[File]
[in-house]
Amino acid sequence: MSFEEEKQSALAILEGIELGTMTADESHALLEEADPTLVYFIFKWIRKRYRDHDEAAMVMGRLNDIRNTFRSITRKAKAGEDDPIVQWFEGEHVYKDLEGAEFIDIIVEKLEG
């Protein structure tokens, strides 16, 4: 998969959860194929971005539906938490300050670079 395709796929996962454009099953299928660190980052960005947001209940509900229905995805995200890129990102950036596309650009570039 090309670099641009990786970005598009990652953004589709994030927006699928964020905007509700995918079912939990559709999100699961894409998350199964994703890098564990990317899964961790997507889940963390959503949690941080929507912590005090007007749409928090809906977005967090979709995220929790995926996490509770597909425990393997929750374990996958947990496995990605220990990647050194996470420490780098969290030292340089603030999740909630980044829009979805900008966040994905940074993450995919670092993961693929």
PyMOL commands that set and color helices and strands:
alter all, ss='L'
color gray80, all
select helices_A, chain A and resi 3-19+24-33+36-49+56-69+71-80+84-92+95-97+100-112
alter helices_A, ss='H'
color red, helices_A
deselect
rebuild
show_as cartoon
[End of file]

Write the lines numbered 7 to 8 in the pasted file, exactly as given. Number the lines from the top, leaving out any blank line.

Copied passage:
select helices_A, chain A and resi 3-19+24-33+36-49+56-69+71-80+84-92+95-97+100-112
alter helices_A, ss='H'